The IT investments to keep health systems from falling behind the competition: Key thoughts from UH Ventures President David Sylvan

UH Ventures President David Sylvan has helped Cleveland-based University Hospitals manage challenges through the pandemic and sees many areas where innovative technologies can ensure the system improves efficiencies and cuts costs in the future.

Mr. Sylvan spoke about his experience leading the health system's venture capital arm in a recent episode of the Becker's Healthcare podcast. Here is a short excerpt from the conversation.

Note: responses are edited for clarity and length.

Q: What challenges are you facing today, and what do you anticipate will be your challenges over the next six to 12 months?

David Sylvan: The biggest challenges today are first, the self-evident challenges that is facing all providers and hospitals: are we in a position to effectively and efficiently continue to care for and treat the influx of COVID-19 patients as well as the non-COVID patients, the procedure loads, surgeries, treatment plans, care transitions, you name it — all of the activities that make up the business of running a nonprofit, academic hospital system. From the perspective of an immediate COVID response challenge, I believe we are doing a tremendous job of positioning ourselves very favorably from a supply chain standpoint, although that depends on the validity of the projected intake of the infected patients. But we took steps to reduce, and in some cases eliminate, how reliant we are on offshore sources for PPE along with the stockpiling that we embarked upon over the last few months.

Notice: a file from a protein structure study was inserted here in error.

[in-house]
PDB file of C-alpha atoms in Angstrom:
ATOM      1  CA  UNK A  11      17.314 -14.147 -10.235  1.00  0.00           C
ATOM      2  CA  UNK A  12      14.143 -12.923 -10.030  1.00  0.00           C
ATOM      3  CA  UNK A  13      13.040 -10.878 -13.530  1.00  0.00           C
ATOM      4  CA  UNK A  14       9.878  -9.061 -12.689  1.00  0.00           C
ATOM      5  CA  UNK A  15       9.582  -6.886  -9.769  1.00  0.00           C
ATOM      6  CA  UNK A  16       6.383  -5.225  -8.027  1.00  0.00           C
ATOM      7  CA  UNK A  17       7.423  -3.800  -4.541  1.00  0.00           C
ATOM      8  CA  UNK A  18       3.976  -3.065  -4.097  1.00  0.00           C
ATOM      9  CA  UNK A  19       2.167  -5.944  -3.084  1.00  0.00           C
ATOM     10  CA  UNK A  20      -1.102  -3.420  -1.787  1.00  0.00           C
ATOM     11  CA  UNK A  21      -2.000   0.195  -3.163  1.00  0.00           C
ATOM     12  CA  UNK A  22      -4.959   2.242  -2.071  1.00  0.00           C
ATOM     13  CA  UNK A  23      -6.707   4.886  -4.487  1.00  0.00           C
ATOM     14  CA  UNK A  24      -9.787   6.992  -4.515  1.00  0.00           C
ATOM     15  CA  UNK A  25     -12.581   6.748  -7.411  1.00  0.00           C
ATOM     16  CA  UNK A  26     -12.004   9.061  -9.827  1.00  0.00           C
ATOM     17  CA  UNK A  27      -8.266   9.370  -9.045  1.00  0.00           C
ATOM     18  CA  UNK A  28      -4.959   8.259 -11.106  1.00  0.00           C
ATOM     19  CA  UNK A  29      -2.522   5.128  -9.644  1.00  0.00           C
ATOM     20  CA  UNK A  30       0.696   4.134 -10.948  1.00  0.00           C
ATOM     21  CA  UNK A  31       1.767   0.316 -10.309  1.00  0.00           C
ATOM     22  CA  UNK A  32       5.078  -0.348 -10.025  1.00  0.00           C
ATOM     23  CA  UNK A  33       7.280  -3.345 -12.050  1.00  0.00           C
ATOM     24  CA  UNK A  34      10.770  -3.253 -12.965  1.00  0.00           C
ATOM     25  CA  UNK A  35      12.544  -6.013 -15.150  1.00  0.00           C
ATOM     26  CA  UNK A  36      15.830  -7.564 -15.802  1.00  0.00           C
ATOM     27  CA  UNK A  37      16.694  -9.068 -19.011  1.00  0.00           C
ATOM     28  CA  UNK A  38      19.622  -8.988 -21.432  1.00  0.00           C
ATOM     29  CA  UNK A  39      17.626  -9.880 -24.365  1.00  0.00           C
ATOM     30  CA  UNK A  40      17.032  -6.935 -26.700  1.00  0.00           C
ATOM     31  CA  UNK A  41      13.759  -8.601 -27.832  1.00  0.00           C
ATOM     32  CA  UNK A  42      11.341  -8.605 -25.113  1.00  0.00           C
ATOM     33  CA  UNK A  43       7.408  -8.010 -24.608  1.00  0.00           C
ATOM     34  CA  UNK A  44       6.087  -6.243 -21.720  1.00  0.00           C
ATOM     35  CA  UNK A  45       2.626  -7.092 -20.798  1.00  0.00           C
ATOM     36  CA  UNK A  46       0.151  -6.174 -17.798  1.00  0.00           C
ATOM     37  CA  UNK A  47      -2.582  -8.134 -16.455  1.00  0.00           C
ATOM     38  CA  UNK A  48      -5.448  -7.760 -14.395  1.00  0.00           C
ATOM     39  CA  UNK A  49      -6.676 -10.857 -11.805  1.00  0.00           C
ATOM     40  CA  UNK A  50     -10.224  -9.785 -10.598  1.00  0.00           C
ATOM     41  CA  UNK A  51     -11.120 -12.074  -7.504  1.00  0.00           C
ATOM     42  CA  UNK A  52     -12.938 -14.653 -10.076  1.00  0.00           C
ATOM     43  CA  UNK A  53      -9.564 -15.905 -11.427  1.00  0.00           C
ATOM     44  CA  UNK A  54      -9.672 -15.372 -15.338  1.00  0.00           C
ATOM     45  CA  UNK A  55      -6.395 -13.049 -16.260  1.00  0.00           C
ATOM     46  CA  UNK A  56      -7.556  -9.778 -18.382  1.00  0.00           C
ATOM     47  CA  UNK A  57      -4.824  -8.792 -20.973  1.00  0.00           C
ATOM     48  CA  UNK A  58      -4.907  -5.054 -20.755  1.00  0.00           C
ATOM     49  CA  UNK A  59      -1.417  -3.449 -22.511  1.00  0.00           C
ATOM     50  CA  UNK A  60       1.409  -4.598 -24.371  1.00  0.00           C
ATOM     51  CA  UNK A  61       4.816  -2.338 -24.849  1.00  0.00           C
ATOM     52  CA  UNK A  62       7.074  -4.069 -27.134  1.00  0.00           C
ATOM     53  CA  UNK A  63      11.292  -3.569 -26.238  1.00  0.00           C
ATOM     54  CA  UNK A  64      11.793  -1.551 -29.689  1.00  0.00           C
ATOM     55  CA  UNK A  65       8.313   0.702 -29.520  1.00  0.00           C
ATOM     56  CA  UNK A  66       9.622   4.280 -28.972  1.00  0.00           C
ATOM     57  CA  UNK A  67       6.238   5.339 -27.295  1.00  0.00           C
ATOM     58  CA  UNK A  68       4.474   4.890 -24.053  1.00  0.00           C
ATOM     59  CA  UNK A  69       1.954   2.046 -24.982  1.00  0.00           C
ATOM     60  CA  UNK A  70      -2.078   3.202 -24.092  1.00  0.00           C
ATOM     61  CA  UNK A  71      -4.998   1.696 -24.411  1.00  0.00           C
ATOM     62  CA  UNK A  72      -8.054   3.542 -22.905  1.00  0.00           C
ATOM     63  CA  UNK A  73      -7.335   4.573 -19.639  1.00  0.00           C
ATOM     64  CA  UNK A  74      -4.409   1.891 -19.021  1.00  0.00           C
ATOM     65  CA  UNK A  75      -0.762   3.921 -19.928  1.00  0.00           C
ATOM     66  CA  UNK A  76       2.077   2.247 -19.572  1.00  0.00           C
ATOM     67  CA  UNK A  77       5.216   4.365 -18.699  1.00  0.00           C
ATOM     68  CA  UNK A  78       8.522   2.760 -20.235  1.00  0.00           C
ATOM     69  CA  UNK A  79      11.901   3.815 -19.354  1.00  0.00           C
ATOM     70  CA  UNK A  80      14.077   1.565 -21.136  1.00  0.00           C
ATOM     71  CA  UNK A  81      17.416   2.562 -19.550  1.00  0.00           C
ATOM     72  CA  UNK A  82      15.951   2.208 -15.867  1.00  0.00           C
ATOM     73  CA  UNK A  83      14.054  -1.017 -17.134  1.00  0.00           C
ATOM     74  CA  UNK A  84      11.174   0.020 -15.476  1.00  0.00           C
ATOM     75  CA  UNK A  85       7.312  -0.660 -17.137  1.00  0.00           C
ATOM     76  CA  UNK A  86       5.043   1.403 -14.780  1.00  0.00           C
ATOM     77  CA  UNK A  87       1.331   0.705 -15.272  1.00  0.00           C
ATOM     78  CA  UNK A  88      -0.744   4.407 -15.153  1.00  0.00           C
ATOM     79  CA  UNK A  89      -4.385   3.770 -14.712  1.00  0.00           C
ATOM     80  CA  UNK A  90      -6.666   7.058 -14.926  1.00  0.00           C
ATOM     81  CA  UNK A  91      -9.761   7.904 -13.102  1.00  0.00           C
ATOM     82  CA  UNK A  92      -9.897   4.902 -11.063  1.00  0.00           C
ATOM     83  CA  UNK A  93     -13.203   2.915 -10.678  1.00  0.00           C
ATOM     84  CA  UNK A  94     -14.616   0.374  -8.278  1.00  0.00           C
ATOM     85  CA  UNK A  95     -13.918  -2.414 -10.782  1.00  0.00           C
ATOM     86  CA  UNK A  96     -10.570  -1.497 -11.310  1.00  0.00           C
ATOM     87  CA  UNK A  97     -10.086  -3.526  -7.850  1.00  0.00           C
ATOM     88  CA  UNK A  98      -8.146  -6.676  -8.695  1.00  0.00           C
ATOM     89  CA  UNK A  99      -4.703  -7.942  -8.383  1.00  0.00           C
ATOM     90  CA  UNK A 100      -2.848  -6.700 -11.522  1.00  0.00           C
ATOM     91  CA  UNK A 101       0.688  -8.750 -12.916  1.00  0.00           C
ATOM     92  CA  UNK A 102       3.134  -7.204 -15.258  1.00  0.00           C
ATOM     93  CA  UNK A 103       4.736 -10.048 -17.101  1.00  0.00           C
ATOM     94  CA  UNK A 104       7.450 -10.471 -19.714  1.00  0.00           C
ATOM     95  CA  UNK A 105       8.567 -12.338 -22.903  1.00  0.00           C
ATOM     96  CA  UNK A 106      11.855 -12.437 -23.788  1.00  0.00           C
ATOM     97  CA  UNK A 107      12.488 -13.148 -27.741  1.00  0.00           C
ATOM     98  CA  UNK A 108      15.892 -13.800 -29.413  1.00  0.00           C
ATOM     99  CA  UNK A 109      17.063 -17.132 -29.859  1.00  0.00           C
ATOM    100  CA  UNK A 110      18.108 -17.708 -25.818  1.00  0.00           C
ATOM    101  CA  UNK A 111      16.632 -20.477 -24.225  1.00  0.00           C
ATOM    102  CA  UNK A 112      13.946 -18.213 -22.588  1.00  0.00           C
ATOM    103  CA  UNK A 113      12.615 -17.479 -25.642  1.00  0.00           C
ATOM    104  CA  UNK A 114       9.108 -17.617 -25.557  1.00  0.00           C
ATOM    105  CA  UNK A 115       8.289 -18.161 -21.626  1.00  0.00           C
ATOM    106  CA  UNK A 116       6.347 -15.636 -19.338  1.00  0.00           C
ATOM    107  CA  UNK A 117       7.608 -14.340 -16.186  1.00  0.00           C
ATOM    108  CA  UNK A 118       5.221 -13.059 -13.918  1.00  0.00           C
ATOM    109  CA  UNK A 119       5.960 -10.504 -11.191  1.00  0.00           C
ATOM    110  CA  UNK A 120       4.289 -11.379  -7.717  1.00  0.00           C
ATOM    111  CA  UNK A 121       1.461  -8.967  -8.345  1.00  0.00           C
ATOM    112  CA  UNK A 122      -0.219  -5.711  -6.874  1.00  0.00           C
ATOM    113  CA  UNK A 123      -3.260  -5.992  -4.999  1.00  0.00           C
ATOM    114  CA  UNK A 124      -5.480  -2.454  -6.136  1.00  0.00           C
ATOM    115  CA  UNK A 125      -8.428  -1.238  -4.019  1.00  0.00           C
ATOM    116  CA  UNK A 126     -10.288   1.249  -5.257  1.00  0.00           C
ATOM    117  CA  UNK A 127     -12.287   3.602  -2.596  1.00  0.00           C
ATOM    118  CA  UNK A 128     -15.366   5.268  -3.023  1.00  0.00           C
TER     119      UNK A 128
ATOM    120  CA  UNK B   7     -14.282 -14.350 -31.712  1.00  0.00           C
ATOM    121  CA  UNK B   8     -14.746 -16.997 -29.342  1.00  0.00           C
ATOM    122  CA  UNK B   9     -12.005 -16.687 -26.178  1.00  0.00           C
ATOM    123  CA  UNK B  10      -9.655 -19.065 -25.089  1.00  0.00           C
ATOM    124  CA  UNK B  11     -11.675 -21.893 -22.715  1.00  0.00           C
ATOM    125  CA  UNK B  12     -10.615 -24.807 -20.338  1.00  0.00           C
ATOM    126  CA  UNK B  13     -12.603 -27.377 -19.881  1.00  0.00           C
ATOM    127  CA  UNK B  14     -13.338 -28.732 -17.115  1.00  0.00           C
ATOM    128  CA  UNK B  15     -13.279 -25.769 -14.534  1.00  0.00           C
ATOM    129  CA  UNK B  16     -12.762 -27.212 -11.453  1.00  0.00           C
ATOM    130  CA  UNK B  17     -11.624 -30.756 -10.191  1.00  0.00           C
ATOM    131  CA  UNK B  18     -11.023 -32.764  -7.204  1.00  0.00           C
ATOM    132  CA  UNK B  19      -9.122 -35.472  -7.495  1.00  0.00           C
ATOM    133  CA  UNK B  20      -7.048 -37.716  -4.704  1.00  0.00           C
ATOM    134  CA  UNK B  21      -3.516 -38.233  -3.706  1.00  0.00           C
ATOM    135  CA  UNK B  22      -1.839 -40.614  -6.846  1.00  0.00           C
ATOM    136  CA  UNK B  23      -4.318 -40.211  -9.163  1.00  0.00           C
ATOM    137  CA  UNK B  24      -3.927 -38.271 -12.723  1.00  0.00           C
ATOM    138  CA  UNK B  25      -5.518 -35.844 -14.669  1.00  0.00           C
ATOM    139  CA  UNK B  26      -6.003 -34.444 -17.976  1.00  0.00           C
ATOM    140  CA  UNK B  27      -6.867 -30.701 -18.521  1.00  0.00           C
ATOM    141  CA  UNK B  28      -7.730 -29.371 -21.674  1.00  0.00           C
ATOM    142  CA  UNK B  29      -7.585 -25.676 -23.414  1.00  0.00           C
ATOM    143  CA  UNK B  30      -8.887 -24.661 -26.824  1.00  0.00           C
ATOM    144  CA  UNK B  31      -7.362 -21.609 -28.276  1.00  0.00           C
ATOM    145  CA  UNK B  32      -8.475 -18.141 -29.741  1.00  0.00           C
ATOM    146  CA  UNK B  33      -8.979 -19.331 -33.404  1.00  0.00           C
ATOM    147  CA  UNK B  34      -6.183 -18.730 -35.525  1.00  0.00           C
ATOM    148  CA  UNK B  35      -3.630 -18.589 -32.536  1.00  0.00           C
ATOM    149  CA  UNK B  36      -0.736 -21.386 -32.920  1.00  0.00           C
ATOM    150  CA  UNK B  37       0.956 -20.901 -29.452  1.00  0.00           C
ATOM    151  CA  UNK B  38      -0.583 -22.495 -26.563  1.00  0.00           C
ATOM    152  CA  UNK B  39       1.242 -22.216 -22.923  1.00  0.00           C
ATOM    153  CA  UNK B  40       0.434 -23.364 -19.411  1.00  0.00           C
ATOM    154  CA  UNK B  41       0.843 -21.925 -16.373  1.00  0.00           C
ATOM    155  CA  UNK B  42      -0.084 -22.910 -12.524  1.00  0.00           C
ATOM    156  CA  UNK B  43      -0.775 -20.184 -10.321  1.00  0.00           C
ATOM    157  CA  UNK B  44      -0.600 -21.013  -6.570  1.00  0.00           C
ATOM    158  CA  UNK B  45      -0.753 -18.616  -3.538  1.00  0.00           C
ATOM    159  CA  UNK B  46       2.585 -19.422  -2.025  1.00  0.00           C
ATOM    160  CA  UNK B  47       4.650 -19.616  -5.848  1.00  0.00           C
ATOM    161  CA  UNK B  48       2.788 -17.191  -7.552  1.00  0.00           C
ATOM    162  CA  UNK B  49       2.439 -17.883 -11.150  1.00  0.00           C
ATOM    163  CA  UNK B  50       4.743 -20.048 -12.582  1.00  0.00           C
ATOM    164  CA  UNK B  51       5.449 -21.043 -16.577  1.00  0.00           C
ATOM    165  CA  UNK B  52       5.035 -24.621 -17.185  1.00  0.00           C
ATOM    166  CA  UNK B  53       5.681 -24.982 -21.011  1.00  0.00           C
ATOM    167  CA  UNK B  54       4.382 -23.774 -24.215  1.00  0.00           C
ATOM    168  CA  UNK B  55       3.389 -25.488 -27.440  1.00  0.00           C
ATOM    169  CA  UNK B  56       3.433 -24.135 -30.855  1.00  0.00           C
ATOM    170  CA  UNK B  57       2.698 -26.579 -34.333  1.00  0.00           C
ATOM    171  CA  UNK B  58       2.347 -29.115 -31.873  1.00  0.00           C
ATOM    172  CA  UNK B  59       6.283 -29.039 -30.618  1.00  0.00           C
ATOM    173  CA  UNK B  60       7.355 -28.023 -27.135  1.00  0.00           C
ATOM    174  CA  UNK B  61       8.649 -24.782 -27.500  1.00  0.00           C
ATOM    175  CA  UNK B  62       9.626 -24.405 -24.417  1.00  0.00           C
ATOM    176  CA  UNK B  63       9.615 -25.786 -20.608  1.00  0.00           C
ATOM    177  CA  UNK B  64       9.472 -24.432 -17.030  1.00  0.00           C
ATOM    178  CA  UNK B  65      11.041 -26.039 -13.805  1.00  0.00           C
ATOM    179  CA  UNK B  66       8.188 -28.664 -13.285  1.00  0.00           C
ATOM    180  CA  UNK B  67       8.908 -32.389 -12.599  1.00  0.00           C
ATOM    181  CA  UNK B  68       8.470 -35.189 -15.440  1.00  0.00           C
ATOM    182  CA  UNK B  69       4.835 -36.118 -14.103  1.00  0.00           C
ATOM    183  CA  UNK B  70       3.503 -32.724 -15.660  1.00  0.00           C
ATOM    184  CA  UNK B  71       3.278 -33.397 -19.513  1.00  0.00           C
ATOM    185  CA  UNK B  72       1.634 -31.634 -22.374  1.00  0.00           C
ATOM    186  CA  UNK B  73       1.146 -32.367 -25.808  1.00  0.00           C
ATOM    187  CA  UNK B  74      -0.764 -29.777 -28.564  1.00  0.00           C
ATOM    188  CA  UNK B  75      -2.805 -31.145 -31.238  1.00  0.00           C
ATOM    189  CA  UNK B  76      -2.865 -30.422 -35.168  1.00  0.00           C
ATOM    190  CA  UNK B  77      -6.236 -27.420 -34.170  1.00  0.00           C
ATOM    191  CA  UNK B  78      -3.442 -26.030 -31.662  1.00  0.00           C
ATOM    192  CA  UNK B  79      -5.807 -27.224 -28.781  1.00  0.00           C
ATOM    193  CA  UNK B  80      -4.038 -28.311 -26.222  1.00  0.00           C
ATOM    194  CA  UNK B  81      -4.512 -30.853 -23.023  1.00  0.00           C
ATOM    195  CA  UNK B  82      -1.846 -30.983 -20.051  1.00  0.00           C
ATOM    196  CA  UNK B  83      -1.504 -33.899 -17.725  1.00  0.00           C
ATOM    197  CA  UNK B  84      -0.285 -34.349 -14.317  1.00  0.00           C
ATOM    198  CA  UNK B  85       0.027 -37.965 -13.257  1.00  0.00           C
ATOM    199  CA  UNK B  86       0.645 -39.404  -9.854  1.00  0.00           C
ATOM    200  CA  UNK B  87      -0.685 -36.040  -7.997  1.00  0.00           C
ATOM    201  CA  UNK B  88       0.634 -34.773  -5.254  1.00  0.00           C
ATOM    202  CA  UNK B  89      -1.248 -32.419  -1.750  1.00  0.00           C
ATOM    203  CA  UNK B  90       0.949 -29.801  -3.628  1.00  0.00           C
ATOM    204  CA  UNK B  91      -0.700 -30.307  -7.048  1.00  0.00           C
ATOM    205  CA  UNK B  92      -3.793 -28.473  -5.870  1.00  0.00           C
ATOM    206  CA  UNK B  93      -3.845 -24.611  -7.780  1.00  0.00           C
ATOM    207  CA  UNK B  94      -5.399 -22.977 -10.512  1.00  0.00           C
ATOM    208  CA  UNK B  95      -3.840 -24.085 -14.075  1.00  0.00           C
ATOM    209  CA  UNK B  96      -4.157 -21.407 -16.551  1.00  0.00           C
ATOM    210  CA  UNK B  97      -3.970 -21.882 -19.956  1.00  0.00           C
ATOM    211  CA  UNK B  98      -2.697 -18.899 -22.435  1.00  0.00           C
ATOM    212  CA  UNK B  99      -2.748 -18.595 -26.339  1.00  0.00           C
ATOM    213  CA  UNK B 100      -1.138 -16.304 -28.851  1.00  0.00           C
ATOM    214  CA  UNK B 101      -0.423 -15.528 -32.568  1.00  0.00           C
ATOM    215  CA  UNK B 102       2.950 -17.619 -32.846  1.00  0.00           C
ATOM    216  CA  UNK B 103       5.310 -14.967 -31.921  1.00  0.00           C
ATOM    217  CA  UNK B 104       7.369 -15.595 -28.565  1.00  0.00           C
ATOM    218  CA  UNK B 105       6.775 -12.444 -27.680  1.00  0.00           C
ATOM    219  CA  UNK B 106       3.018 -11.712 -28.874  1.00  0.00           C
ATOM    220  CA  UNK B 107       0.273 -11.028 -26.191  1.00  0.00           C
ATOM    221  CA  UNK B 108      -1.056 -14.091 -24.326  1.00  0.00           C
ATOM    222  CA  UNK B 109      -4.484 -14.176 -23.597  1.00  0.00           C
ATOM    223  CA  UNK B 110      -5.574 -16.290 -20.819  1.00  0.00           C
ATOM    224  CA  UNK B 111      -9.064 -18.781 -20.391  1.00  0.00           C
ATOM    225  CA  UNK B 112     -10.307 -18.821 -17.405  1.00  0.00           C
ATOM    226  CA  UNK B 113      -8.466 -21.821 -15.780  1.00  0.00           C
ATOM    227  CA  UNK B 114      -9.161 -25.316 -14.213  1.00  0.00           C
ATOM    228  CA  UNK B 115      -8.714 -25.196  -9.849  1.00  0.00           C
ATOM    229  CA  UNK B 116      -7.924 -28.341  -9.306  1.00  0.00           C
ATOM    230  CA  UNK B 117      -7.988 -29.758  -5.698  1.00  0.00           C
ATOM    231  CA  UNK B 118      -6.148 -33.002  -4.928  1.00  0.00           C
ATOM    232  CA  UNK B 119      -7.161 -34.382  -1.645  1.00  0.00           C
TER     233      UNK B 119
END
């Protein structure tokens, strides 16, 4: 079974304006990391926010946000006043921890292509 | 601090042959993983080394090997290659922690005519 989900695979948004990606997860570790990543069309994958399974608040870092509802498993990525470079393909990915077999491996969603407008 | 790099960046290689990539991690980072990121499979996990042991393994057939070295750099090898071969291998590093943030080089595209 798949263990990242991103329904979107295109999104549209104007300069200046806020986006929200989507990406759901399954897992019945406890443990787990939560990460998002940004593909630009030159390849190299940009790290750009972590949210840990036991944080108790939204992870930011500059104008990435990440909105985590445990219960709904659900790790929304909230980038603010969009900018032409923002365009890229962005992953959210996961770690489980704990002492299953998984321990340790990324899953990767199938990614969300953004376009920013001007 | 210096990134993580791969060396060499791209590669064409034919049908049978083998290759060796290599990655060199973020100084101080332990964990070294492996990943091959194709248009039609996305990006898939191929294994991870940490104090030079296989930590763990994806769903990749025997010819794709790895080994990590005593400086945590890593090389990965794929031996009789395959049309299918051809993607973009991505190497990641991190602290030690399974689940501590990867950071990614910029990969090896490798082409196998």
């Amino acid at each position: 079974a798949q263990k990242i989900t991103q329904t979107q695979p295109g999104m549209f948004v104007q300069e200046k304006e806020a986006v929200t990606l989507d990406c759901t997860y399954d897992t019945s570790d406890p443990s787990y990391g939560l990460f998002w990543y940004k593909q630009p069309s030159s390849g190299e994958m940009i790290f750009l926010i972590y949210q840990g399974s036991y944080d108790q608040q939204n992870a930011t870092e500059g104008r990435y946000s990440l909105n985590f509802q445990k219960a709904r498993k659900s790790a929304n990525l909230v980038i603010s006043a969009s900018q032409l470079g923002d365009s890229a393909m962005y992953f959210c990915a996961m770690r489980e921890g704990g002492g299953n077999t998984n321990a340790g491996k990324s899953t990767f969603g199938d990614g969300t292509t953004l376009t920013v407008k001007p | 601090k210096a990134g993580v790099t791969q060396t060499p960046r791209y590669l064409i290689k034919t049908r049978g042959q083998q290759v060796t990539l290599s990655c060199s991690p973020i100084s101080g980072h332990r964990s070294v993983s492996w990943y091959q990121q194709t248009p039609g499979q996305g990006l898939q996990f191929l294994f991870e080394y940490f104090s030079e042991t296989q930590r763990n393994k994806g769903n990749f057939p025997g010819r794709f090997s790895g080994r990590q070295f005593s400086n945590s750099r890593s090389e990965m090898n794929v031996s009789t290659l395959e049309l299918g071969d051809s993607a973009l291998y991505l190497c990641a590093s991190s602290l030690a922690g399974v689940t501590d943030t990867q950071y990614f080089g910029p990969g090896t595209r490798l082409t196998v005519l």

Over the next six to 12 months, the challenge will be the resiliency and capacity to strain. The pace and enthusiasm and in many cases the courage in which everyone jumped into tackle this challenge was astounding, but it's not sustainable. The mental and emotional toll is something we all need to seriously monitor and when possible deploy whatever resources are available, whether in house or through other avenues in order to help ourselves weather this period that as of yet has no definable end point that we can manage to.

Q: What do you think will be the next investments for UH Ventures and how are you planning on the next year?

DS: There are lots of unknowns, but survival in a razor-thin margin environment like ours makes it imperative to drive efficiencies and lower costs. This is going to be our focus and require investments in both clinical and non-clinical tools and we will continue to lean into both areas. Think for example AI for clinical decision support tools, RPA for revenue cycle functions. We are in the midst of a planning stage with a platform that might elegantly incorporate both. Their tagline talks about enabling a cognitive enterprise; the notion of using the power of data to materially impact outcomes and efficiencies.

I think AI in healthcare projects to be around a $6 billion market in 2021; those systems that are either not yet in the planning or consideration stage in AI from an operational efficiencies perspective are going to fall behind the competition, or succumb especially as we move toward value and away from volume.

One other quick example from our shop: a technology that will materially accelerate the credentialing process for new physicians and nurses. We are very optimistic on the ROI to be had from eliminating a certain number of idle non-billing days for these professionals. We think that will be a differentiator both from the systems revenue outlook as well as the individual clinician experiences as they go through what is just a very laborious and redundant process for them.


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